Spring has barely begun, but by the time you read this it will be autumn for the plant that is typically first to bloom around here: snow drops. I spotted my first snowdrops a week ago on a walk around Sunset Farm, the agricultural oasis a stone’s throw from downtown Amherst. It was cold and snow still lingered in shady spots, so the sight of dozens of beautiful white flowers nodding on slender green stems was delightful.
The patch of snowdrops I saw was not adjacent to any building, which is where these plants are typically found because they are an introduced species, being originally from Europe and Southwest Asia. But snowdrops are very hardy, spread easily, and have thus “escaped” many of the locations in which they were first planted. There are more than 20 species of Galanthus, the genus to which our common snowdrop, G. nivalis, belongs. In Europe people have been cross-breeding G. nivalis and other species for centuries and hundreds of varieties now exist, which are bought, sold, and traded by “galanthophiles.”
Snowdrops live fast and die young. They emerge, bloom, fruit, and die within the span of a few weeks, fading to autumnal senescence just as the rest of the living world is revving up in vernal splendor. If you find some still blooming, take a close look at the flowers. The three large pure white outer petals enclose three smaller petals, each marked with a green “V” at their tips. (In researching this article I learned a new word: “tepal.” That’s the technical name for snowdrop “petals” because the six flower parts are neither true petals nor the typically greenish and unremarkable sepals that form the outermost parts of most flowers.)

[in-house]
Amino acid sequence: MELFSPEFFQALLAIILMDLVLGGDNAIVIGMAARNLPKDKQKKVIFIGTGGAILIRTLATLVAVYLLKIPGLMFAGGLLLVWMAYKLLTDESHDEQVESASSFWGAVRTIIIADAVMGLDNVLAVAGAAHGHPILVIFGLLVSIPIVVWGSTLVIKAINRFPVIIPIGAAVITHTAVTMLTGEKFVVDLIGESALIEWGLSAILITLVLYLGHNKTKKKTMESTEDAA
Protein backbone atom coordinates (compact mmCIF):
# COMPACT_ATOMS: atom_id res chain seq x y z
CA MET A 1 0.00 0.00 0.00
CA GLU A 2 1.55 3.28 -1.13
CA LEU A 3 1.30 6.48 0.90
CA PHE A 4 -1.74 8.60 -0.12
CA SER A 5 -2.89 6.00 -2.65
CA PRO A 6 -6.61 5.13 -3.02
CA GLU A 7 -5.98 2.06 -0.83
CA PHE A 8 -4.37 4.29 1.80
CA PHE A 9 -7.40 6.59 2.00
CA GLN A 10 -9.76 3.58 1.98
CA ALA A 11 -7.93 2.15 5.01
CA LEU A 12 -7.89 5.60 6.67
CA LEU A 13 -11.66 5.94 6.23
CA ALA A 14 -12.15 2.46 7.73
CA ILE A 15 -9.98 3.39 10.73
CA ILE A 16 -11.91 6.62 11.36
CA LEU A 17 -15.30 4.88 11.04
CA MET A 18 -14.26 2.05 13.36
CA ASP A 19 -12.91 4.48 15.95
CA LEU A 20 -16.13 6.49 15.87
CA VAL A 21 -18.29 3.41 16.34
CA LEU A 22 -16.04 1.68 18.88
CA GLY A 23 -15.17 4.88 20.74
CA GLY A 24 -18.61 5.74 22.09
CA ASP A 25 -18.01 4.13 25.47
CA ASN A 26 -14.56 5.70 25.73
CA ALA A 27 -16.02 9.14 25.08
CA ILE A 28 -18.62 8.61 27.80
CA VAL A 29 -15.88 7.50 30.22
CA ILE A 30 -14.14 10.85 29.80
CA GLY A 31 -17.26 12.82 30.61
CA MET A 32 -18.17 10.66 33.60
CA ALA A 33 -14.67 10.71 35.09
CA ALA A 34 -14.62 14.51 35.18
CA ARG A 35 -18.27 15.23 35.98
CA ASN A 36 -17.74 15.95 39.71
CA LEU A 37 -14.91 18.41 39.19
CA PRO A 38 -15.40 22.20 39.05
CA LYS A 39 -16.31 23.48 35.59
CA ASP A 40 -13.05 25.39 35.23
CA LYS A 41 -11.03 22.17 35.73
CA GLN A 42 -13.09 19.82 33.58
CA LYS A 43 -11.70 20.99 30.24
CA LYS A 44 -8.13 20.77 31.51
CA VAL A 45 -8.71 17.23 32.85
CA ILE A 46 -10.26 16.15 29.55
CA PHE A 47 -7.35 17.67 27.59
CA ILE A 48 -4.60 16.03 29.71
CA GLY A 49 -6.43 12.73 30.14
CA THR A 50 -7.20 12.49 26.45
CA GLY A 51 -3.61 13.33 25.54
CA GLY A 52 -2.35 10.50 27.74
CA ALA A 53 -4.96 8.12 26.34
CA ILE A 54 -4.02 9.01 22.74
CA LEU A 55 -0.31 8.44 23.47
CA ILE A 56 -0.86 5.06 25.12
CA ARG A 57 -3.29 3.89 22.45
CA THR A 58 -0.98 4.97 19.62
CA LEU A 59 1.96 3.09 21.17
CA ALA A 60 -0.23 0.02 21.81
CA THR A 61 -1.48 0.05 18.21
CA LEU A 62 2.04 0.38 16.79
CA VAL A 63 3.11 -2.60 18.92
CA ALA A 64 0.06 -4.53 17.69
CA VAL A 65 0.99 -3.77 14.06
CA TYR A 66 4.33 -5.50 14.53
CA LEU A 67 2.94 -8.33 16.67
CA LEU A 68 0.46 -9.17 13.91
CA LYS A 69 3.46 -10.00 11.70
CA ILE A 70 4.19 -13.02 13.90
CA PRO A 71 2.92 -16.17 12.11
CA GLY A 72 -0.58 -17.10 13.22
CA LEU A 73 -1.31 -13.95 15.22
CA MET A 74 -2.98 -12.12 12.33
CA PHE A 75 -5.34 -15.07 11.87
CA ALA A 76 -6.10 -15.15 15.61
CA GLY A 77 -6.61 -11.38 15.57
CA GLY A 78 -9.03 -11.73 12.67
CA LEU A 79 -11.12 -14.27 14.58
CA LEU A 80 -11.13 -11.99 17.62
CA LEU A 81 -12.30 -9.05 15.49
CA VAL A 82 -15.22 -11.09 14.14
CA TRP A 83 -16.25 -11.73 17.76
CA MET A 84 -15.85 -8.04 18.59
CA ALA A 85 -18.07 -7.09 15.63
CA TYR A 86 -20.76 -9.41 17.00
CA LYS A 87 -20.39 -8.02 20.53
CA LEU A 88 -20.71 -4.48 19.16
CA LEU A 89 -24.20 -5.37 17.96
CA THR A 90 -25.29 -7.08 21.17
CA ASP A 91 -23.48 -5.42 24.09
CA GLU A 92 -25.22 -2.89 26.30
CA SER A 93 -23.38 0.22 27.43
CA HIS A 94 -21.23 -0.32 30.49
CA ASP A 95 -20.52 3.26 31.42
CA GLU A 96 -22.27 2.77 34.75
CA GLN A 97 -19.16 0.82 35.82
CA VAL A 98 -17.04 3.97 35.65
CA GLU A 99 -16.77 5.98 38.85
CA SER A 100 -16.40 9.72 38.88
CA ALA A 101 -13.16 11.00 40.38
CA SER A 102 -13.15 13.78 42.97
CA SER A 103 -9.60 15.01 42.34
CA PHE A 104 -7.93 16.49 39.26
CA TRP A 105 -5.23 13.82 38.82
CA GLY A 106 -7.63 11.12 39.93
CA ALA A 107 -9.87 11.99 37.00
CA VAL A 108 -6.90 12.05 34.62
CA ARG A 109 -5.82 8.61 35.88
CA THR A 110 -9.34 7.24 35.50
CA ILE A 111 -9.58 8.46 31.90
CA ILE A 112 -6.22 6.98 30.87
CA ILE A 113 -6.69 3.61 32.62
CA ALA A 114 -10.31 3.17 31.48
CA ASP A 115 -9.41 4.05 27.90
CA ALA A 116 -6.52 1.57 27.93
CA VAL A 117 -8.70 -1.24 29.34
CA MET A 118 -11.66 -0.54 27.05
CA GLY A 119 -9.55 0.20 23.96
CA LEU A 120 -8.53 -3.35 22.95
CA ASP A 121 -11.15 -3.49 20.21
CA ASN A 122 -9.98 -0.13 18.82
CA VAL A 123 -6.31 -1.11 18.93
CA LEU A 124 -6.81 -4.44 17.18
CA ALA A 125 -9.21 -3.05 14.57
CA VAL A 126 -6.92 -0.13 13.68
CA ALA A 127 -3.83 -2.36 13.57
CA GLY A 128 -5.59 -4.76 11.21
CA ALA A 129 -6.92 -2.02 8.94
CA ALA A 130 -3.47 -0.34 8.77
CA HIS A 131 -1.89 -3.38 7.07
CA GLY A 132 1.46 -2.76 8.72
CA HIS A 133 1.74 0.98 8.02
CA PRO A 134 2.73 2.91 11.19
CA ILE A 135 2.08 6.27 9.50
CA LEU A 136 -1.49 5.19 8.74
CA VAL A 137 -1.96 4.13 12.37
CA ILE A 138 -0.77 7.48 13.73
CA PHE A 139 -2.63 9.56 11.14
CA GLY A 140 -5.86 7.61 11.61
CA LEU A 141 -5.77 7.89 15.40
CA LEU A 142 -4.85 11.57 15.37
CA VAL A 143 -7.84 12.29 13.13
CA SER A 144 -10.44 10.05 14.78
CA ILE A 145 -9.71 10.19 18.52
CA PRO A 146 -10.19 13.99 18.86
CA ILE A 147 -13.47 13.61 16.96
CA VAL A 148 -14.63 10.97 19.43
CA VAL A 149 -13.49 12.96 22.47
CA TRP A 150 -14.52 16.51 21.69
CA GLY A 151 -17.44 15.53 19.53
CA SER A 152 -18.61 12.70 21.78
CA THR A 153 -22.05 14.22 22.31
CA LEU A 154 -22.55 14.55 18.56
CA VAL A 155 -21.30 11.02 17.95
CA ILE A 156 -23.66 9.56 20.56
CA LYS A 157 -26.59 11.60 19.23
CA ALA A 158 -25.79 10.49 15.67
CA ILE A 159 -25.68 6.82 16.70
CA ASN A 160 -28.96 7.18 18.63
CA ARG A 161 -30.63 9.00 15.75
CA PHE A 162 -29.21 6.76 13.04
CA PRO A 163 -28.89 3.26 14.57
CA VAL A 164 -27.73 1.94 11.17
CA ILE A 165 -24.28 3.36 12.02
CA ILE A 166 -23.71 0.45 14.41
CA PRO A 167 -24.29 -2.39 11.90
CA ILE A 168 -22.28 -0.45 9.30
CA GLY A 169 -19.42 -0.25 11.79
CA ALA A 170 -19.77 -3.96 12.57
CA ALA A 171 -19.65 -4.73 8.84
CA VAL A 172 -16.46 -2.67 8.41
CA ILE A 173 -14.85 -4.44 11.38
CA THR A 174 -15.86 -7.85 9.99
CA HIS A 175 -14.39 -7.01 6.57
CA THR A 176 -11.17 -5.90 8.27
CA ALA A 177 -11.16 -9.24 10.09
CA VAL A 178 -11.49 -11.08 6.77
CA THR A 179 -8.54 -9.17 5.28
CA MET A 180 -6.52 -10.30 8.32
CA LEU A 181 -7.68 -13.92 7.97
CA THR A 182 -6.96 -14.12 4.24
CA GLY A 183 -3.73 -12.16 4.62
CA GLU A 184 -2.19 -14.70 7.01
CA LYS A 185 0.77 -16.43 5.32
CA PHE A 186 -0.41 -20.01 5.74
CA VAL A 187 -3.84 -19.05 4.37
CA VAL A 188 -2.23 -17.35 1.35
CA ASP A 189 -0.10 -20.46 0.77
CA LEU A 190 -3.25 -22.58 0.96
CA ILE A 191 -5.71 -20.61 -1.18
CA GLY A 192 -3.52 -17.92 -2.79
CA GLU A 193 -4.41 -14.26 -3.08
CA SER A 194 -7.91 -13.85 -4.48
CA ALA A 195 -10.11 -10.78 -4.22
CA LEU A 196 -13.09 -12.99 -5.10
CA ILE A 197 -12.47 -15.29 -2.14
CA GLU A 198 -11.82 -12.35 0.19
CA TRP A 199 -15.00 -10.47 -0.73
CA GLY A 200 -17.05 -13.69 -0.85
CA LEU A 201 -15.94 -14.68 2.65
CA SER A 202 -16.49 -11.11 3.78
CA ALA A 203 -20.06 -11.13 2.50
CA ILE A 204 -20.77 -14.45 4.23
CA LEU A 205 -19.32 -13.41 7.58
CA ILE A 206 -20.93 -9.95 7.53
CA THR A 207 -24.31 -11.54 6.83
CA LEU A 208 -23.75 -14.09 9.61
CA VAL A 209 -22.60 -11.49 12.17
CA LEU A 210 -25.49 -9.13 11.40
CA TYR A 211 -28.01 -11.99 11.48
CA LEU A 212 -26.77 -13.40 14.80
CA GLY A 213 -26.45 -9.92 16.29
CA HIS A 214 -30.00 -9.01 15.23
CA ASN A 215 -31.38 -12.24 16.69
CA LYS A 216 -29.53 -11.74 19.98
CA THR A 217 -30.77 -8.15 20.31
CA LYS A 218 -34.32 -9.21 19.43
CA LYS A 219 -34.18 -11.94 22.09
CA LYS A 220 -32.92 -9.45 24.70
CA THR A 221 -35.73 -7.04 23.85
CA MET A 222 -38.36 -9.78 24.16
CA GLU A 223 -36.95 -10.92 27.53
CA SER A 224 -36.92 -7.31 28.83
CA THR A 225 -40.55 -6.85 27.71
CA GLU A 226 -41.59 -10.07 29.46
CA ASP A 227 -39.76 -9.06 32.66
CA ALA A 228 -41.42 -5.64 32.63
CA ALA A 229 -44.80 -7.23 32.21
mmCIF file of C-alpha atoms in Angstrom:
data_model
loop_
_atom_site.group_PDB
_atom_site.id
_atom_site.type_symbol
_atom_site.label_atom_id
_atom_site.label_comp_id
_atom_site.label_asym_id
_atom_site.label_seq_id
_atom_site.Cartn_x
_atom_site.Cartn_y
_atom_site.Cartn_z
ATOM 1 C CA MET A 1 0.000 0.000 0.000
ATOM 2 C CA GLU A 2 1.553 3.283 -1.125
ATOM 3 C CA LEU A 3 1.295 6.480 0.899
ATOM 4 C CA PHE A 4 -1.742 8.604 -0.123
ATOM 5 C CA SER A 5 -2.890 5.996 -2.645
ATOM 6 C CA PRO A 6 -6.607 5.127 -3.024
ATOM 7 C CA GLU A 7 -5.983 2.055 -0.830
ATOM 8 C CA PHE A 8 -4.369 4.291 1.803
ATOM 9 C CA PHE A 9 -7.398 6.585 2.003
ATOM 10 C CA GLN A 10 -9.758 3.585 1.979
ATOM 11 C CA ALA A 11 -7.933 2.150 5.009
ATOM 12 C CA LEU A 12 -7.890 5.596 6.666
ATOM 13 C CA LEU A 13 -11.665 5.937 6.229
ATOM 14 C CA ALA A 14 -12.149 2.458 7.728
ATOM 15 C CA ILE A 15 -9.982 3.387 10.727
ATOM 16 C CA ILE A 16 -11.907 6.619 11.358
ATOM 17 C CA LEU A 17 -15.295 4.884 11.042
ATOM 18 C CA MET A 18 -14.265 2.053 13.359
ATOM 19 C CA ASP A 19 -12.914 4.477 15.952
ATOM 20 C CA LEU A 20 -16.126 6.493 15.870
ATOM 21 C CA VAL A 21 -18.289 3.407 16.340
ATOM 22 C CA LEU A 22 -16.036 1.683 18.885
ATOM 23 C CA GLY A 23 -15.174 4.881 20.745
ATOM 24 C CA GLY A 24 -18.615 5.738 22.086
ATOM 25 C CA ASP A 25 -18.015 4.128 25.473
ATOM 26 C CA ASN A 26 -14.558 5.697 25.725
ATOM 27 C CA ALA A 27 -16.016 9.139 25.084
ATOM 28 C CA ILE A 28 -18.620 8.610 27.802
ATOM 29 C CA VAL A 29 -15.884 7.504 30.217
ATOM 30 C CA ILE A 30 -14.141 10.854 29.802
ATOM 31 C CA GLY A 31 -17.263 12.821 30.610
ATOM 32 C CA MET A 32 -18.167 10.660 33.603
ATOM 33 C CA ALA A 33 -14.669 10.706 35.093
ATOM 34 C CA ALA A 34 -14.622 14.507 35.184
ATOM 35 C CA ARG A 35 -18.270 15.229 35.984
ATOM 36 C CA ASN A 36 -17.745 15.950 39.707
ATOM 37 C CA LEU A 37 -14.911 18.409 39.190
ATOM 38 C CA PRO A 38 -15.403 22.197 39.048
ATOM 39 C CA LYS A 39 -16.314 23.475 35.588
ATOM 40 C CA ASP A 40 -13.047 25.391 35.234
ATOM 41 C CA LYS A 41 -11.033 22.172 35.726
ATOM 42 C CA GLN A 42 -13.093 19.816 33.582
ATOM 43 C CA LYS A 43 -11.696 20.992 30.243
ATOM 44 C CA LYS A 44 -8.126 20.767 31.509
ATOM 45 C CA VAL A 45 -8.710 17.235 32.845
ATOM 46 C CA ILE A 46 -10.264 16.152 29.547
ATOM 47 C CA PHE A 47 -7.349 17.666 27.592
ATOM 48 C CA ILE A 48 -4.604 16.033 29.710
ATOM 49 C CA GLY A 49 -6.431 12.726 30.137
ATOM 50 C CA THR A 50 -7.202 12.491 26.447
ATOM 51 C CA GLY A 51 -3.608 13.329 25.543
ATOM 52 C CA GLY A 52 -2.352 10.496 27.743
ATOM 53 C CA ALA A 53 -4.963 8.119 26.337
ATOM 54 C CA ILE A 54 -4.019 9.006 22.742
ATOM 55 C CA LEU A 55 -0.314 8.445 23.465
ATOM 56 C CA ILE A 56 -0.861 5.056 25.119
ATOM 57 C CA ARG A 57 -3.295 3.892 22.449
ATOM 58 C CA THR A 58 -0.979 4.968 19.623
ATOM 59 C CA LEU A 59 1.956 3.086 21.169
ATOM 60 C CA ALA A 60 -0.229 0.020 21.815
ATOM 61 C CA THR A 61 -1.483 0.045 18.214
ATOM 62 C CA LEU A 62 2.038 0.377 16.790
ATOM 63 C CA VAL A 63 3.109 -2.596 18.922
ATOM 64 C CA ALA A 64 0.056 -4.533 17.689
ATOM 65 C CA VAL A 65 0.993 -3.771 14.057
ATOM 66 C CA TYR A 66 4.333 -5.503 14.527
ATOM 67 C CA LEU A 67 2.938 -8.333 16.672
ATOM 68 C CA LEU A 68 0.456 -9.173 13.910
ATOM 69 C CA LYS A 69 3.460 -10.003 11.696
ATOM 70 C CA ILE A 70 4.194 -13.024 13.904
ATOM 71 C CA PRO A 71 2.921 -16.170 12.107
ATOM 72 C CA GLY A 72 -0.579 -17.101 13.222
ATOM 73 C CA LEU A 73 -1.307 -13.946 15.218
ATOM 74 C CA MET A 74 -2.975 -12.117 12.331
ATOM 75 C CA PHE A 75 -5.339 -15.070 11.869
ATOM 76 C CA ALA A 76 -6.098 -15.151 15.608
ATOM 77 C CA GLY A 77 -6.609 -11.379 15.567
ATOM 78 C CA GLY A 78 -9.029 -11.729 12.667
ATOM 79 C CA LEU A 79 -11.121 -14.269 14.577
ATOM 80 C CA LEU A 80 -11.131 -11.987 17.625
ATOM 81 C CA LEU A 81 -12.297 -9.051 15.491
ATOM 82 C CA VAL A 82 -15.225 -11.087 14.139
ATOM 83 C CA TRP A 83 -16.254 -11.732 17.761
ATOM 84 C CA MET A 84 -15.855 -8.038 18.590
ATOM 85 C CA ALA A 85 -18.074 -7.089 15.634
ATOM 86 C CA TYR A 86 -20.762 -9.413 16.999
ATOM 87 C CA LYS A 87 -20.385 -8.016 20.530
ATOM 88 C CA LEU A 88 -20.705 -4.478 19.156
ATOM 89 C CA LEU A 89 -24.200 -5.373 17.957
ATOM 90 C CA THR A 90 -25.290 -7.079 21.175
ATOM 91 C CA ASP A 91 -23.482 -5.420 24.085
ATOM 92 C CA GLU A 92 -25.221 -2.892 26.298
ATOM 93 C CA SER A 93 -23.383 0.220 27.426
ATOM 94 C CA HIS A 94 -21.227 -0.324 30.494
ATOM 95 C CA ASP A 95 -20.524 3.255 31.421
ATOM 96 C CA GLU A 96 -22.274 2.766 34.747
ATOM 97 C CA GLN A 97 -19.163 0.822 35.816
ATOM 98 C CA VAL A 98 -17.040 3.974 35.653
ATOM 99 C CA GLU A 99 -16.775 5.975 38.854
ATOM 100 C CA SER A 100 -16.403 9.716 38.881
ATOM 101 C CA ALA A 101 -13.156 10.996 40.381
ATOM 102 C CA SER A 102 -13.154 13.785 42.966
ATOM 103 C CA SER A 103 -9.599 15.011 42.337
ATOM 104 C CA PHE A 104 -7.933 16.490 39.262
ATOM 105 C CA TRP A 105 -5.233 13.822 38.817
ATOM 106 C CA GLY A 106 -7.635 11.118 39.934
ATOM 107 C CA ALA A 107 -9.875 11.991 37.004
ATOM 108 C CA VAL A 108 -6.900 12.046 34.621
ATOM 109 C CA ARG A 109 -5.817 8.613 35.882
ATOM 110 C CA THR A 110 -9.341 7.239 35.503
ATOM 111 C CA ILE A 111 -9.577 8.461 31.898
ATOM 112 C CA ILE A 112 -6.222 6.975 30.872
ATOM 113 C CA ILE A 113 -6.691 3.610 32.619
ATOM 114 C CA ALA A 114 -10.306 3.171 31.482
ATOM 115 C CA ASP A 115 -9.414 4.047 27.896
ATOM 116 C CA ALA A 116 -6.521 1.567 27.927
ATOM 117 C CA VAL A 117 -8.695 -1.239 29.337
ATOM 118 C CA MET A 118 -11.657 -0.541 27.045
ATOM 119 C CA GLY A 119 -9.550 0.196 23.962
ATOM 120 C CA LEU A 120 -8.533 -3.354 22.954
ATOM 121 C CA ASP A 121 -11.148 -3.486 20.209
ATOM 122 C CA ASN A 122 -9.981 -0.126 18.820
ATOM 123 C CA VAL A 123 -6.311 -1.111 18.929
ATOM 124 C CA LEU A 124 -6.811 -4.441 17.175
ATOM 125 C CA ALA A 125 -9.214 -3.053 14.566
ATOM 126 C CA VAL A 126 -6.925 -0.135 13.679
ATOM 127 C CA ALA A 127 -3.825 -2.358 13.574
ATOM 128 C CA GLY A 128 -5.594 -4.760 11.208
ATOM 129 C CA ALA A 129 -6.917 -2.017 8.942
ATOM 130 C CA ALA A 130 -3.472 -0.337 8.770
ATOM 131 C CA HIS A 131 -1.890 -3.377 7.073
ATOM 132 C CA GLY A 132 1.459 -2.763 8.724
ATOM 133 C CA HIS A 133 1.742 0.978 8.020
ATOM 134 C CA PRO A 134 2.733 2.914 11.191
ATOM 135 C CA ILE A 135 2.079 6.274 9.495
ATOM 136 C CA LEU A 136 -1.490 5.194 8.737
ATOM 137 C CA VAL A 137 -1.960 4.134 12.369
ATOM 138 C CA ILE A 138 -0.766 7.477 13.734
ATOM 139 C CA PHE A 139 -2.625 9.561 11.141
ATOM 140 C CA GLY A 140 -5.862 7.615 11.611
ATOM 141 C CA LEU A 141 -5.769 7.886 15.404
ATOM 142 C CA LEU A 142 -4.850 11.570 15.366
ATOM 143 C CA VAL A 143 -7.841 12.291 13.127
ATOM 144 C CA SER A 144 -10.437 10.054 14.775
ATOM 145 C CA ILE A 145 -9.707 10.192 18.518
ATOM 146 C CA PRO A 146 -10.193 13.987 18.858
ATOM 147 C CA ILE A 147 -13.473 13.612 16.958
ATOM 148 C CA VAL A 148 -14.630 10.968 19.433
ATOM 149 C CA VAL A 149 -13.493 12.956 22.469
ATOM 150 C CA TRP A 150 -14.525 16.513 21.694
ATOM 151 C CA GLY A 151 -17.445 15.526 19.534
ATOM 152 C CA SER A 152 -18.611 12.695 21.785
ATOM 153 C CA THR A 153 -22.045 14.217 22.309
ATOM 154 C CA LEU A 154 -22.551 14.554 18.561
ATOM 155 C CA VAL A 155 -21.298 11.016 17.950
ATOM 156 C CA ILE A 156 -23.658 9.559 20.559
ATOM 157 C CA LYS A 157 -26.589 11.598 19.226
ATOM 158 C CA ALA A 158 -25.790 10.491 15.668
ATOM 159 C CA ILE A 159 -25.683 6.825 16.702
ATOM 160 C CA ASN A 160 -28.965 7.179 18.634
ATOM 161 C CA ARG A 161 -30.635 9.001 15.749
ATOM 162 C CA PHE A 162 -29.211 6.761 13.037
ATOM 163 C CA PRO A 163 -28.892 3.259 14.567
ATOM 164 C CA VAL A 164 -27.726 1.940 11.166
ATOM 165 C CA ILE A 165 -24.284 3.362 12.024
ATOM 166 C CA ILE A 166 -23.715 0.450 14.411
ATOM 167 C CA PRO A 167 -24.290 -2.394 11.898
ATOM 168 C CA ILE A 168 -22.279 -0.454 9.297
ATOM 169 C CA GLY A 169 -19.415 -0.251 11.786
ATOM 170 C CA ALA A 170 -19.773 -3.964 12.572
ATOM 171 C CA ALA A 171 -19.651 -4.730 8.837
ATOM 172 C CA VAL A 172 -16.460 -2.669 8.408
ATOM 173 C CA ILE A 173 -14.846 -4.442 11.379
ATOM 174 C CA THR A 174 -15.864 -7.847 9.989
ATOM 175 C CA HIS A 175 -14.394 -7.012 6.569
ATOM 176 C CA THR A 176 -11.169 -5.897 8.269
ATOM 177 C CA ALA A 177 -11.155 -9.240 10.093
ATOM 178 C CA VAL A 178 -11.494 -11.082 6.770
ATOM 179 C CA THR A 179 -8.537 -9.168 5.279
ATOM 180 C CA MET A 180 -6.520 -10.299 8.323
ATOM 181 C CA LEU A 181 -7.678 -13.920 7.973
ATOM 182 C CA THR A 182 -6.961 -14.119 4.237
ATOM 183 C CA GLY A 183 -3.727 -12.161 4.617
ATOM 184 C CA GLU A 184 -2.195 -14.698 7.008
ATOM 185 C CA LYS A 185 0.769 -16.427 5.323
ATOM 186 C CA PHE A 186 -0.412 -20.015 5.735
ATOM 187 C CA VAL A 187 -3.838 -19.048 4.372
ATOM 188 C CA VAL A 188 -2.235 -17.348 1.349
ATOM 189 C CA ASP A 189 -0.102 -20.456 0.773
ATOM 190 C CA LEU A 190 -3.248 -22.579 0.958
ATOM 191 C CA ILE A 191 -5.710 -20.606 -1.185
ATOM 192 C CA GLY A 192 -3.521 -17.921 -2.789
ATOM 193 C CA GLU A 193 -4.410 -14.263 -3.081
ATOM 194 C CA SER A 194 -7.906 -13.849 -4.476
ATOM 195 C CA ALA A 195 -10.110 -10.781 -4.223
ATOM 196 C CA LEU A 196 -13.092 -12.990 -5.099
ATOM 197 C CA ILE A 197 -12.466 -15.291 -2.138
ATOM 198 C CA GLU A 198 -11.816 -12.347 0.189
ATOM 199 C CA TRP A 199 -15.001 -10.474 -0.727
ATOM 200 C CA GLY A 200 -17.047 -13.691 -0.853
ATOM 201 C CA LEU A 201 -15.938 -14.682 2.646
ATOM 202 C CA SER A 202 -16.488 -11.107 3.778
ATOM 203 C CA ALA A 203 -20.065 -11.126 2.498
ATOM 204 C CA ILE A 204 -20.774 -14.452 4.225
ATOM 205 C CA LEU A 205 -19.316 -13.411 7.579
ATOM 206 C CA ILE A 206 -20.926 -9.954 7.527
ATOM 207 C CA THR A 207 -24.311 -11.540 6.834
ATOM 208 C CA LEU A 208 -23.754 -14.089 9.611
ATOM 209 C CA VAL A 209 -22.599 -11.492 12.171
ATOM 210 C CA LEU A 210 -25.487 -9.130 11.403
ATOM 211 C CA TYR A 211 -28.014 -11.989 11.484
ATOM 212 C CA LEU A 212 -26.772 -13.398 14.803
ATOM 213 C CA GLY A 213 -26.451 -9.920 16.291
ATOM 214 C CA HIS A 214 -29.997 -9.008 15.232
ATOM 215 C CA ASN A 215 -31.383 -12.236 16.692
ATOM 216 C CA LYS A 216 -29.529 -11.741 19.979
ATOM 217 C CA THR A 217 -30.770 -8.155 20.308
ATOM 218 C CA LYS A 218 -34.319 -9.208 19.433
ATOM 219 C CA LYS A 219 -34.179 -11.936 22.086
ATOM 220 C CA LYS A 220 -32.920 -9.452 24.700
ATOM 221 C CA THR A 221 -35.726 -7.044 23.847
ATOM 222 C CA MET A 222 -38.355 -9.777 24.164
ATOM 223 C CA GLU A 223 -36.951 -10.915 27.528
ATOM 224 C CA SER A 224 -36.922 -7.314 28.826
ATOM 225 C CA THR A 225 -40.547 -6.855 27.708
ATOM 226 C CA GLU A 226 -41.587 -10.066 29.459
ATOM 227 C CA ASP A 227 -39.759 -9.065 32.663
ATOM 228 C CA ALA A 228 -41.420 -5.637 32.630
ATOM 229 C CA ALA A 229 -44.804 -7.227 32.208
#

How these tender plants grow and bloom when temperatures frequently fall far below freezing is still not entirely understood. I have read that snowdrops share a trait that has been extensively studied in skunk cabbage: thermogenesis. Like snowdrops, skunk cabbage flowers very early in spring — in fact it’s probably flowering now. The flowers are inconspicuous, however, looking like dark brown/purple hoods or chubby spikes emerging from mud or soggy soil.
But skunk cabbage flowers can heat up to 59 degrees F even when the ambient temperature is far below freezing. They use as much metabolic energy as a small rodent or a hummingbird, so I think it’s fair to call these amazing plants “warm blooded.” The research on skunk cabbage thermoregulation is robust, but I could not find original research confirming whether snowdrops can actually accomplish this feat. It certainly makes sense that they would, but I could only find casual or un-referenced mentions in the articles I read. (If any of you gentle readers know more, please comment below!)
A final bit of snowdrop trivia: the bulbs were found, in 1956, to contain a substance called galantamine, which has since been synthesized and is sold for its alleged properties of cognitive enhancement. Galantamine blocks an enzyme that normally breaks down the neurotransmitter acetylcholine, so the net effect of galantamine is to increase levels of this key excitatory neurotransmitter. Whether ingesting galantamine actually improves one’s thinking or slows the decline of dementia is another (and complicated) story, but it’s a reminder of how compounds originally found in plants can have potentially useful properties for humans.
Almanac is a regular Indy column of observations, musings, and occasional harangues related to the woods, waters, mountains, and skies of the Pioneer Valley. Stephen Braun has a background in natural resources conservation, which mostly means he is continually baffled by what he sees on explorations of local natural areas. Please feel free to comment on posts and add your own experiences or observations. You can also email at: email@example.com.